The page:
[...More...]

"Fauna Europaea" on:
Wikipedia
Google
Yahoo

EPPO Code
An EPPO code, formerly known as a Bayer code, is an encoded identifier that is used by the European and Mediterranean Plant
Plant
Protection Organization (EPPO), in a system designed to uniquely identify organisms – namely plants, pests and pathogens – that are important to agriculture and crop protection. EPPO codes are a core component of a database of names, both scientific and vernacular. Although originally started by the Bayer Corporation, the official list of codes is now maintained by EPPO.[1]Contents1 EPPO code database1.1 Example2 External links 3 ReferencesEPPO code database[edit] All codes and their associated names are included in a database (EPPO Global Database). In total, there are over 68,500 species listed in the EPPO database, including:[2]36,000 species of plants (e.g. cultivated, wild plants and weeds) 24,000 species of animals (e.g. insects, mites, nematodes, rodents), biocontrol agents 8,500 microorganism species (e.g
[...More...]

"EPPO Code" on:
Wikipedia
Google
Yahoo

picture info

Encyclopedia Of Life
The Encyclopedia of Life
Life
(EOL) is a free, online collaborative encyclopedia intended to document all of the 1.9 million living species known to science. It is compiled from existing databases and from contributions by experts and non-experts throughout the world.[2] It aims to build one "infinitely expandable" page for each species, including video, sound, images, graphics, as well as text.[3] In addition, the Encyclopedia incorporates content from the Biodiversity Heritage Library, which digitizes millions of pages of printed literature from the world's major natural history libraries. The project was initially backed by a US$50 million funding commitment, led by the MacArthur Foundation
MacArthur Foundation
and the Sloan Foundation, who provided US$20 million and US$5 million, respectively
[...More...]

"Encyclopedia Of Life" on:
Wikipedia
Google
Yahoo

picture info

Wikidata
Wikidata
Wikidata
is a collaboratively edited knowledge base hosted by the Wikimedia Foundation. It is intended to provide a common source of data which can be used by Wikimedia projects such as,[4][5] and by anyone else, under a public domain license. This is similar to the way Wikimedia Commons
Wikimedia Commons
provides storage for media files and access to those files for all Wikimedia projects, and which are also freely available for reuse. Wikidata
Wikidata
is powered by the software Wikibase.[6]Contents1 Concepts 2 Development history2.1 Phase 1 2.2 Phase 2 2.3 Phase 33 Reception 4 Logo 5 See also 6 References 7 Further reading 8 External linksConcepts[edit]ScreenshotsThree statements from Wikidata's item on the planet Mars
[...More...]

"Wikidata" on:
Wikipedia
Google
Yahoo

picture info

University Of Florida
The University of Florida
Florida
(commonly referred to as Florida
Florida
or UF) is an American public land-grant, sea-grant, and space-grant research university on a 2,000-acre (8.1 km2) campus in Gainesville, Florida
[...More...]

"University Of Florida" on:
Wikipedia
Google
Yahoo

picture info

United States Department Of Agriculture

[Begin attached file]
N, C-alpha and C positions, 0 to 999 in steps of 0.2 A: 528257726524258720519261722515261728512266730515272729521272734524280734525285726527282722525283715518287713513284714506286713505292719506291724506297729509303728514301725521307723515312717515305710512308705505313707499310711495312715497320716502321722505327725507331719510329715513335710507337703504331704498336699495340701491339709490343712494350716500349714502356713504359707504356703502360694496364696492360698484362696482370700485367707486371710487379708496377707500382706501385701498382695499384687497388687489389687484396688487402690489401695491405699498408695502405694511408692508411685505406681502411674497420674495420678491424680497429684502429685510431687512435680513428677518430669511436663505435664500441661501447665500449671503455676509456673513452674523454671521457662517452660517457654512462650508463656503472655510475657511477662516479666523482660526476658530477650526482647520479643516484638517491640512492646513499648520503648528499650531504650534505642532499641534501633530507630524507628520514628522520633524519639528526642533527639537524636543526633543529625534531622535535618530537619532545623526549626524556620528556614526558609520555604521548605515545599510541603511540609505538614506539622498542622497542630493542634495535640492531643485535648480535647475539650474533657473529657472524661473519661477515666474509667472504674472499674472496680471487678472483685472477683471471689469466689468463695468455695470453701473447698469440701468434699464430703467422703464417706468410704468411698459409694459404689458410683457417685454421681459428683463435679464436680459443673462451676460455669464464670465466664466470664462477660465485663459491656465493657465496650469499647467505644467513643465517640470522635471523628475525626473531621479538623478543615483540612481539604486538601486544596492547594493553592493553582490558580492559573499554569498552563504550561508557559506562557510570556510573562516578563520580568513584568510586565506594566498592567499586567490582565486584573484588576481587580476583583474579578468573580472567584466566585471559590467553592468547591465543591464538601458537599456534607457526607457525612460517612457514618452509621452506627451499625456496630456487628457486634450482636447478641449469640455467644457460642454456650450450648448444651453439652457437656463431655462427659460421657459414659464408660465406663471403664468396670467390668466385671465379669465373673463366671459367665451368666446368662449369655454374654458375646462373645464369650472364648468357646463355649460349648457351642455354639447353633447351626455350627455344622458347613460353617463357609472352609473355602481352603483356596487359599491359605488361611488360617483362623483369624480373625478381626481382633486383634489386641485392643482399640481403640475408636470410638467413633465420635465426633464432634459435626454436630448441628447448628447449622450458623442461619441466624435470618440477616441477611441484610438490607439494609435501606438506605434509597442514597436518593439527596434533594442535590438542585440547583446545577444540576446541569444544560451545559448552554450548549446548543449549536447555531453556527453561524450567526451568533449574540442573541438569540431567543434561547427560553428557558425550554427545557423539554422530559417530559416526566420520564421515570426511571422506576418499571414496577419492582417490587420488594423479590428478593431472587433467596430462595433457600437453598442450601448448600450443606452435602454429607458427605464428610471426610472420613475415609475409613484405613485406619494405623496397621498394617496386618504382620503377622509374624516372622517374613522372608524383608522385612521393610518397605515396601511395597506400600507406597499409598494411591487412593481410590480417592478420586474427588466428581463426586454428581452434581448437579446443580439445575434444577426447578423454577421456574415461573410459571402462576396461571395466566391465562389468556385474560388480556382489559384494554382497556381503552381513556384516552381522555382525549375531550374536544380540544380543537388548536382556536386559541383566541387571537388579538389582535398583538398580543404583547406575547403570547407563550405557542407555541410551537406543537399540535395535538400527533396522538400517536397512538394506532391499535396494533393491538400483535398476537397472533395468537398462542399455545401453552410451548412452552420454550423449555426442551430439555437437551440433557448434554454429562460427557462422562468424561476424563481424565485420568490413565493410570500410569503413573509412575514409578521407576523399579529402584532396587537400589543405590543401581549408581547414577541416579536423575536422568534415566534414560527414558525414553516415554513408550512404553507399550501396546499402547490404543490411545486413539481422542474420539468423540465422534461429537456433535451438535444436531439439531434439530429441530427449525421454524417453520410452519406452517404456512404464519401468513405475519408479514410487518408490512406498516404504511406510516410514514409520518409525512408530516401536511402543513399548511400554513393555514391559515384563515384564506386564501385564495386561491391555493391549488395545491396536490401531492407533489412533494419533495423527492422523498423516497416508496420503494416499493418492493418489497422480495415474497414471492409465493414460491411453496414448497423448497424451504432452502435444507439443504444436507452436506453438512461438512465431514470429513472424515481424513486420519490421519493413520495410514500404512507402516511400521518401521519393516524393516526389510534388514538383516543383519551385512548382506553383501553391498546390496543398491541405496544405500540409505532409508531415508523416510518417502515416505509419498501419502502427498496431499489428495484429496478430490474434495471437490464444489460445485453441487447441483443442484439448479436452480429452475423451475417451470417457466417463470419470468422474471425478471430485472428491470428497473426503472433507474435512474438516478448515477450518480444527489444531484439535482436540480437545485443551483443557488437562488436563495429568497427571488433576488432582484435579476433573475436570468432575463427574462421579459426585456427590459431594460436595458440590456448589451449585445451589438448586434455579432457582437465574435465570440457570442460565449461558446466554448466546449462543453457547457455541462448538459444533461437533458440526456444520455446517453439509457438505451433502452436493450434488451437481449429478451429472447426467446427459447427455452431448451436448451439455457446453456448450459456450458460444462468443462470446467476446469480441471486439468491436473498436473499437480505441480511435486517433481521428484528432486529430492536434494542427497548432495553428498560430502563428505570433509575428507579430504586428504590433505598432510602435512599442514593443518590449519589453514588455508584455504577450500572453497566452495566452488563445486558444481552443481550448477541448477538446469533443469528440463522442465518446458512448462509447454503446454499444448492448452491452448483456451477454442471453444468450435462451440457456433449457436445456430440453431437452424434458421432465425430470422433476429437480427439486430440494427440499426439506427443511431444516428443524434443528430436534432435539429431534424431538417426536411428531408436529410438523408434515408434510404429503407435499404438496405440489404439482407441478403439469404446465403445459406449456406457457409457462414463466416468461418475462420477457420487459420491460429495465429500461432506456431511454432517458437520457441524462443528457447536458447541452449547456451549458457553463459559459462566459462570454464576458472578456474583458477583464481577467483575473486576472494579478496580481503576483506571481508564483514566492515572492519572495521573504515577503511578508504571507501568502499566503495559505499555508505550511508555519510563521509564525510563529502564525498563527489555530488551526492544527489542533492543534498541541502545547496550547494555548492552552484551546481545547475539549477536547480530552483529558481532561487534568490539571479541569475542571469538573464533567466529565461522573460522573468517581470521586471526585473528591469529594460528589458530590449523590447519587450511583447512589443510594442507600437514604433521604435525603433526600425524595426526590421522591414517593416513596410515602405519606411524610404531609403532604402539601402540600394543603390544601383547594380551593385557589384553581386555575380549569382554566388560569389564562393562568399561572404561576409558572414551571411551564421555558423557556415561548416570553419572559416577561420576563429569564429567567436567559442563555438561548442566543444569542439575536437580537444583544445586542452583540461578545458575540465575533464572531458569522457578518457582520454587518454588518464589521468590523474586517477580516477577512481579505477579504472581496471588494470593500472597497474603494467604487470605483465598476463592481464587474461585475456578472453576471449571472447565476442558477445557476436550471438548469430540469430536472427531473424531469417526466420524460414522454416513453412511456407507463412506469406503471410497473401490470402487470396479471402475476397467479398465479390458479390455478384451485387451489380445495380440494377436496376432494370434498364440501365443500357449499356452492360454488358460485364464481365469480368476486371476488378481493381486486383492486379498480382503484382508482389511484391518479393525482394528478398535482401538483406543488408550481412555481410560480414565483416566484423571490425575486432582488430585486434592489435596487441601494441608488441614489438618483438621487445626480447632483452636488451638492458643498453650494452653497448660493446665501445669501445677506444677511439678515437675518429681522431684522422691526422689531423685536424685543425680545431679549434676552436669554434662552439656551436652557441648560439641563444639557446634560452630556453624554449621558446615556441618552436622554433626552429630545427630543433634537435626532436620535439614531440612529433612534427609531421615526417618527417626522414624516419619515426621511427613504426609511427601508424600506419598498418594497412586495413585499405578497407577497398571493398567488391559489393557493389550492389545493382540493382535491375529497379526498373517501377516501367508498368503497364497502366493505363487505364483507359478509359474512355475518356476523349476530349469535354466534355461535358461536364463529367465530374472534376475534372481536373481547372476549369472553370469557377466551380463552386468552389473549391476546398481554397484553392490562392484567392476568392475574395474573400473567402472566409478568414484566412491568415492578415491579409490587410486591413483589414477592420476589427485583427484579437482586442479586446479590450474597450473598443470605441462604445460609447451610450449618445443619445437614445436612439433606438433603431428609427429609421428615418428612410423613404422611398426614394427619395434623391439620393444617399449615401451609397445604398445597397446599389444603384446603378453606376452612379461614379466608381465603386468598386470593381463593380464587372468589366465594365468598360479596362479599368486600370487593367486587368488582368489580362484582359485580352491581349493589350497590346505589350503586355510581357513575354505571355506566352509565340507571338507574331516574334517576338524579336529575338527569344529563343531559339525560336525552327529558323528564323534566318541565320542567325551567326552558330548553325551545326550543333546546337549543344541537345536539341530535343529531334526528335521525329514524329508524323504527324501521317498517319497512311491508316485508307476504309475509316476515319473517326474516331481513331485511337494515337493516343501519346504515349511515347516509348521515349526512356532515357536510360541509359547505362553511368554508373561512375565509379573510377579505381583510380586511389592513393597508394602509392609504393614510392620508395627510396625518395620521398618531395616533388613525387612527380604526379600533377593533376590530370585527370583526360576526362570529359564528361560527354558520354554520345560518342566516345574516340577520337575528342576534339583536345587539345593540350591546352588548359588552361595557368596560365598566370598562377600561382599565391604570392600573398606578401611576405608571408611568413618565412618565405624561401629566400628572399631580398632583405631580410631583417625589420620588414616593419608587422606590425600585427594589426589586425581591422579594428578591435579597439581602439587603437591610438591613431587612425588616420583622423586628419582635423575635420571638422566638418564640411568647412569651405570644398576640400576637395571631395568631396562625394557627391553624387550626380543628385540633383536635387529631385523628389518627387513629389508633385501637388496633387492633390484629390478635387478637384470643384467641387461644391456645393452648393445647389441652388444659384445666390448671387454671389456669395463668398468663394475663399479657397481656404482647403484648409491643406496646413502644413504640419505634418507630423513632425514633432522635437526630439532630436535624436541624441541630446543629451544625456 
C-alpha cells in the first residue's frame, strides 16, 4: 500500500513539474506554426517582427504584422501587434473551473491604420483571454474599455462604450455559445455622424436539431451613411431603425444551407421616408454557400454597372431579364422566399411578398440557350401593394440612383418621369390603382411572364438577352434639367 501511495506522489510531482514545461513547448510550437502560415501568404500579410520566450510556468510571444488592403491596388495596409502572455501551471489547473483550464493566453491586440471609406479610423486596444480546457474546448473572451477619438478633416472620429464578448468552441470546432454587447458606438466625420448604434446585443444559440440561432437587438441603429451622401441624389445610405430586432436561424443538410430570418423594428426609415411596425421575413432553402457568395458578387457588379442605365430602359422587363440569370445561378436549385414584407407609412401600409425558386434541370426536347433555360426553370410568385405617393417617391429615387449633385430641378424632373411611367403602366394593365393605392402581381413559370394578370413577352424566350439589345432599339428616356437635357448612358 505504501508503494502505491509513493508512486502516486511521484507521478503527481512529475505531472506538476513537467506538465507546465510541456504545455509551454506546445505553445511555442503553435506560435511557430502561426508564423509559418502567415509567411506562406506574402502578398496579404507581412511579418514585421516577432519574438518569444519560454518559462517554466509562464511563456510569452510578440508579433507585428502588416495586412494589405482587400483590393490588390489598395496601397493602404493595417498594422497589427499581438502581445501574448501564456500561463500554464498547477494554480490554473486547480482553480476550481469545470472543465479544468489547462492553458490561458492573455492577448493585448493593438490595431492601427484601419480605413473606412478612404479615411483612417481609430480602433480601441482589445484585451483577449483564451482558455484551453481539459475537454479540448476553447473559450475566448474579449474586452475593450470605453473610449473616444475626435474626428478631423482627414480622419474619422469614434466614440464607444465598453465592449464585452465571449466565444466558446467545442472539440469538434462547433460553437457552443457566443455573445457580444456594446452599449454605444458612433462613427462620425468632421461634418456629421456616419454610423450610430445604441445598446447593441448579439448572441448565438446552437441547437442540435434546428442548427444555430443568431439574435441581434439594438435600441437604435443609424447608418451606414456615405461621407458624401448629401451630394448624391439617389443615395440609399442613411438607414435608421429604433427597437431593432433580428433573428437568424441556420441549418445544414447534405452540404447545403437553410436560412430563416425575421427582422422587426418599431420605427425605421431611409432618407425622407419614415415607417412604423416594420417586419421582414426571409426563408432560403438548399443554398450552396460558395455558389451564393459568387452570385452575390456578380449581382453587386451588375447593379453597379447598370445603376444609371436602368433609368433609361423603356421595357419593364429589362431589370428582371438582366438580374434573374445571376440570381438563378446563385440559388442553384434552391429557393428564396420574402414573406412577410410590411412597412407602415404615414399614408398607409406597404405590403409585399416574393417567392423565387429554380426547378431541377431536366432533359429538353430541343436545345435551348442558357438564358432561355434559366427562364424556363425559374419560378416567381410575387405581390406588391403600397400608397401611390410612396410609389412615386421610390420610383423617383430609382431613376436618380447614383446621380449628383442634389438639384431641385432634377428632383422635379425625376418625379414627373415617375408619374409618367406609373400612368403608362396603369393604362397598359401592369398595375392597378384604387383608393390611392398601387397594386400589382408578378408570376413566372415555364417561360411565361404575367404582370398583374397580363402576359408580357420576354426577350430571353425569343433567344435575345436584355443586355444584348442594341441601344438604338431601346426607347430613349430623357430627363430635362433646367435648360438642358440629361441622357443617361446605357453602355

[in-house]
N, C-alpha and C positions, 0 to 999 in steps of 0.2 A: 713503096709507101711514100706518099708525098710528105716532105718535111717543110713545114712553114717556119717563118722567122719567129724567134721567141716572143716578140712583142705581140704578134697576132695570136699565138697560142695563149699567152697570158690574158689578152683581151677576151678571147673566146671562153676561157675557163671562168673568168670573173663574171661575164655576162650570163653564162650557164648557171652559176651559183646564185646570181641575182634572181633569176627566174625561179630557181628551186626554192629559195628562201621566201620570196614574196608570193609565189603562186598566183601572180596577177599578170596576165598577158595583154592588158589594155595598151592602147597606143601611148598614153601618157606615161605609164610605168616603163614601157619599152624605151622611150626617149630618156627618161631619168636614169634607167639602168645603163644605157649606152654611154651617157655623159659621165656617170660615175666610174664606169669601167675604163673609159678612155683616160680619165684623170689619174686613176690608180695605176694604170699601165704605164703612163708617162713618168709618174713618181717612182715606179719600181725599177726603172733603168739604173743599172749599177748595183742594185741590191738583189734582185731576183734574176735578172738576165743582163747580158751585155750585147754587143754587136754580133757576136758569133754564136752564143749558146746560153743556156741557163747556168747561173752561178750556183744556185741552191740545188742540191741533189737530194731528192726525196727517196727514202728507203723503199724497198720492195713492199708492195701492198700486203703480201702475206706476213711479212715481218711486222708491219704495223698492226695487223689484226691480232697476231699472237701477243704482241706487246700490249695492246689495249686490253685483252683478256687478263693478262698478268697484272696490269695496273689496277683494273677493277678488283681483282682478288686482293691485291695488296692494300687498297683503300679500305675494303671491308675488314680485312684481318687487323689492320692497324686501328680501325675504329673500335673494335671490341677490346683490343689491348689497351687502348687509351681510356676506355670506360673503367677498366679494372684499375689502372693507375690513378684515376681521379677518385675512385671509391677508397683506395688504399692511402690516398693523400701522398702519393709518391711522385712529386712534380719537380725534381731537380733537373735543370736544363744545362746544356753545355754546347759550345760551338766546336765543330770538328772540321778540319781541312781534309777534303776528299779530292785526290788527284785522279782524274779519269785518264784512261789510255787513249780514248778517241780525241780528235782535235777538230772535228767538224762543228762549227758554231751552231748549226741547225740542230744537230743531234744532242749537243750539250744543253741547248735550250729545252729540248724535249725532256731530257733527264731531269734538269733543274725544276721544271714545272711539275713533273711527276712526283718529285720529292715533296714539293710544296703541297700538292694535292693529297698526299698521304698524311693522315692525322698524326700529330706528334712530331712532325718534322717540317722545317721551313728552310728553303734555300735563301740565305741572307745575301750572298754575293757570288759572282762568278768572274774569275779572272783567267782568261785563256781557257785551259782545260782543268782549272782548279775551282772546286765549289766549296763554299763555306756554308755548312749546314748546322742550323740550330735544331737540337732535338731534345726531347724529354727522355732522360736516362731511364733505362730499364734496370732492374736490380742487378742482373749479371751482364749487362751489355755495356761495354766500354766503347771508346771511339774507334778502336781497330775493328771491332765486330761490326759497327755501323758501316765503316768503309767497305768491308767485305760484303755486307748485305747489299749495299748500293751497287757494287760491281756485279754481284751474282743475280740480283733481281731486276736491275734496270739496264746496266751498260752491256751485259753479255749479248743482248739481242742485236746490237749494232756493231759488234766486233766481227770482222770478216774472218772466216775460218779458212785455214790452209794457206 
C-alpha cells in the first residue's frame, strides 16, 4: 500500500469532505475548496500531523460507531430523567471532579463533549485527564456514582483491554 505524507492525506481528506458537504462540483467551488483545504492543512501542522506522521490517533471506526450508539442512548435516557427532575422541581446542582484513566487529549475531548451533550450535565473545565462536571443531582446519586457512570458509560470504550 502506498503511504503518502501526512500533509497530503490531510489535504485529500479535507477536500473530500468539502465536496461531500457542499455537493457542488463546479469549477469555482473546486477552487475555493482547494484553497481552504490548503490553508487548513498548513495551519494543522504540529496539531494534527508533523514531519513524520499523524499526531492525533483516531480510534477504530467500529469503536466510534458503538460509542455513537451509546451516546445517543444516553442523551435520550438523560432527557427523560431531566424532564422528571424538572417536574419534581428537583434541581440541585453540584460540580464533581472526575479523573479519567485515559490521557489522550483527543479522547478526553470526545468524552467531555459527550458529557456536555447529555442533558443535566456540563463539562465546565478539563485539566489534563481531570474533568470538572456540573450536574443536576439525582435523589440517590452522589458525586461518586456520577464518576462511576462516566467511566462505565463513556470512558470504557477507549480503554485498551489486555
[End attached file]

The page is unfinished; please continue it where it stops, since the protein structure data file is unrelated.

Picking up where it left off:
The United States Department of Agriculture
United States Department of Agriculture
(USDA), also known as the Agriculture Department, is the U.S. federal executive department responsible for developing and executing federal laws related to farming, agriculture, forestry, and food. It aims to meet the needs of farmers and ranchers, promote agricultural trade and production, work to assure food safety, protect natural resources, foster rural communities and end hunger in the United States and internationally. Approximately 80% of the USDA's $141 billion budget goes to the Food and Nutrition Service (FNS) program
[...More...]

"United States Department Of Agriculture" on:
Wikipedia
Google
Yahoo

picture info

Agricultural Research Service
The Agricultural Research Service
Agricultural Research Service
(ARS) is the principal in-house research agency of the United States Department of Agriculture
United States Department of Agriculture
(USDA). ARS is one of four agencies in USDA's Research, Education and Economics mission area. ARS is charged with extending the nation's scientific knowledge and solving agricultural problems through its four national program areas: nutrition, food safety and quality; animal production and protection; natural resources and sustainable agricultural systems; and crop production and protection. ARS research focuses on solving problems affecting Americans every day. ARS has more than 2,200 permanent scientists working on approximately 1,100 research projects at more than 100 locations across the country, with a few locations in other countries
[...More...]

"Agricultural Research Service" on:
Wikipedia
Google
Yahoo

picture info

Hemolymph
Hemolymph, or haemolymph, is a fluid, analogous to the blood in vertebrates, that circulates in the interior of the arthropod body remaining in direct contact with the animal's tissues. It is composed of a fluid plasma in which hemolymph cells called hemocytes are suspended. In addition to hemocytes, the plasma also contains many chemicals. It is the major tissue type of the open circulatory system characteristic of arthropods (e.g. arachnids, crustaceans and insects).[1][2] In addition, some non-arthropods such as molluscs possess a hemolymphatic circulatory system.Contents1 Method of transport 2 Constituents2.1 Inorganic 2.2 Amino acids 2.3 Proteins 2.4 Other organic constituents3 Hemocytes 4 Comparisons to vertebrates 5 Specialist uses 6 See also 7 References 8 Sources 9 External linksMethod of transport[edit] In the grasshopper, the closed portion of the system consists of tubular hearts and an aorta running along the dorsal side of the insect
[...More...]

"Hemolymph" on:
Wikipedia
Google
Yahoo

picture info

Arthropod Mouthparts
The mouthparts of arthropods have evolved into a number of forms, each adapted to a different style or mode of feeding. Most mouthparts represent modified, paired appendages, which in ancestral forms would have appeared more like legs than mouthparts. In general, arthropods have mouthparts for cutting and chewing, piercing and sucking, shredding and chewing, siphoning, and filtering. This article outlines the basic elements of four arthropod groups: insects, myriapods, crustaceans and chelicerates. Insects are used as the model, with the novel mouthparts of the other groups introduced in turn
[...More...]

"Arthropod Mouthparts" on:
Wikipedia
Google
Yahoo
.